"It was initially to get away from Tucson, and to explore food," he said. "I was feeling stagnant in my career, in the way that I felt about food. Nothing was moving forward. It woke a lot of stuff that I had experienced before, in my childhood. It was a catalyst for a lot of things, including my position here."
Solorzano recently became executive chef at Penca, a Mexico City-inspired restaurant in downtown Tucson. Penca was opened in 2013 by Patricia Schwabe, whose family came from Mexico City with the intention of representing the diversity of Mexican cuisine. Solorzano will continue to that aim by adding his own Mexican heritage to the menu.
Schwabe met Solorzano at a critical point. Penca needed a new chef, and Solorzano's plans to move to Guadalajara fell through. When she found out Solorzano understood the depth of traditional Mexican cuisine, she was hopeful.
"My hope is for him to bring freshness to the kitchen," Schwabe said. "To be faithful to the culture and the history of the cuisine, for him to bring higher standards. That people in Tucson become aware and they're not shy to try food. And they are open to continue to learn about Mexican food."
Solorzano grew up in Nogales and was raised by a family of bakers, cooks and chefs. His grandmother was from Guadalajara, and a "really great cook." He remembers sitting in her kitchen making tamales, which only happened once a year, with masa they made fresh from corn.
It was in his uncle's restaurant that he first had Chicken Oscar—chicken with hollandaise sauce.
"It was the first time I had something at a restaurant that I hadn't felt before," Solorzano said. "It was simple and easy, but really good. That was the day that I decided to switch from going to art school to cooking."
Solorzano's background in art still influences his cooking; he draws inspiration from multiple places. He once based a dish off a broken pallet with nails sticking out, as a dish, it became a quinoa crumble with burnt carrots coming out. He also pays special attention to texture, color and depth.
From the Scottsdale Culinary Institute, Solorzano has climbed from sous chef at Hacienda del Sol, to chef de cuisine at Ume at Casino del Sol, and then to executive chef at Cielos at Lodge on the Desert.
His future as a chef was not always that clear to him, though. He was interested in many other things, from rock climbing and photography, to graphic novels and restoring old axes. He remembers a moment while working at Hacienda del Sol where he just had to make a decision about staying in the food industry. It was then he decided there was no more going back and forth—he was a chef.
"It was a little after that, that I got my first culinary tattoo," Solorzano said. "It was made by Lisa Cardenas at Haunted Hands. It was the knife...my favorite knife. It was stolen at Miraval. That one had a lot of sentimental value. To this day, I haven't replaced it."
And his interests still play a part in his culinary life, making his approach to food multi-faceted. The intensity of focus and endurance of rock climbing, the spatial awareness, attention to color and detail of art. These elements are still visible—and experienced—in his style of cooking. It also affects how he works with his team in the kitchen.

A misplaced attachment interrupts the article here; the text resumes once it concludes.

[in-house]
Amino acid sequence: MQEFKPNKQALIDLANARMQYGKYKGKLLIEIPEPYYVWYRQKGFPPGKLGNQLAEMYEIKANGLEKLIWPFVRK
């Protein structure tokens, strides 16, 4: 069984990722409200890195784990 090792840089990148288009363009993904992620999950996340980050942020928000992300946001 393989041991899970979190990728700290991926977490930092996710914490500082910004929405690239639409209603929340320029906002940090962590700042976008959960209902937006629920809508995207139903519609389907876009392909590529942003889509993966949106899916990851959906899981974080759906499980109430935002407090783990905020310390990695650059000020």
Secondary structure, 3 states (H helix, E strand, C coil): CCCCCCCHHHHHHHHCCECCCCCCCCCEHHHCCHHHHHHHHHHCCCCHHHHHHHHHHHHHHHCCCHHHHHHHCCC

Having been trained in the old French brigade system that relied on a merciless hierarchy and brutal punishment to keep cooks in check, he decided to run his kitchen differently.
"I started meditating more, reading more about Taoism and Buddhism, then I started tweaking the way I was managing people," Solorzano said. "I felt that kindness is not around a whole lot anymore. I just tried bringing that into the kitchen and managing that way. I try to give them as many tools as I can and continuing education. I try to do as many things for them as possible for them to succeed in the industry."
Coming to Penca as the new chef means new changes to the menu.
"I didn't try to change it drastically," Solorzano explains. "When chefs do that, they alienate a lot of the guests."
His influence can be seen in adjusted or added dishes. From the ensalada verde, a pile of fluffy baby greens and herbs with thinly sliced radishes dressed lightly with lemon cream, and the crunch of toasted sunflower seeds, to the Tuétano, silky beef bone marrow brightened by the citrusy purslane salad and served on folds of warm flour tortilla. He has also added spicy "coliflor" tacos with salsa macha and peanuts, tacos de pastor with grilled pineapple, and seared arctic char on a bed of quinoa and orbited by gooseberry salsa, among others.
Solorzano aims to show how Central Mexico has its own culinary ingredients and traditions.
"Sonoran food is amazing at beef and cheese," Solorzano said. "Central Mexico has a lot more variety because of the water. There's jungle. The terrain is so different. It's vast. Every region in every state has an insane amount of ingredients and resources that they pull from."
Currently, he's experimenting with hoja santa, the root beer plant.
"The taste is kind of hard to pinpoint," Solorzano said. "There's a bit of licorice, fennel, peppery, minty elements. It's huge—really beautiful, actually. It's really velvety. You can sauté, braise it, put it underneath a tortilla and use it as a taco. It gives a different dimension to the dishes."
Solorzano said his next project is pickling. He's going to start a fermentation program and do more in-house, from preparing their own corn for masa to foraging for purslane and herbs. He's also looking forward to bringing in insects and chili peppers from Oaxaca.
"I'm trying to bring in more things that Tucson isn't really used to and try to offer it to our guests," Solorzano said. "They'll be able to be more aware of Mexican cuisine as it really is."
Meredith O'Neil is a University of Arizona journalism graduate student and Tucson Weekly intern.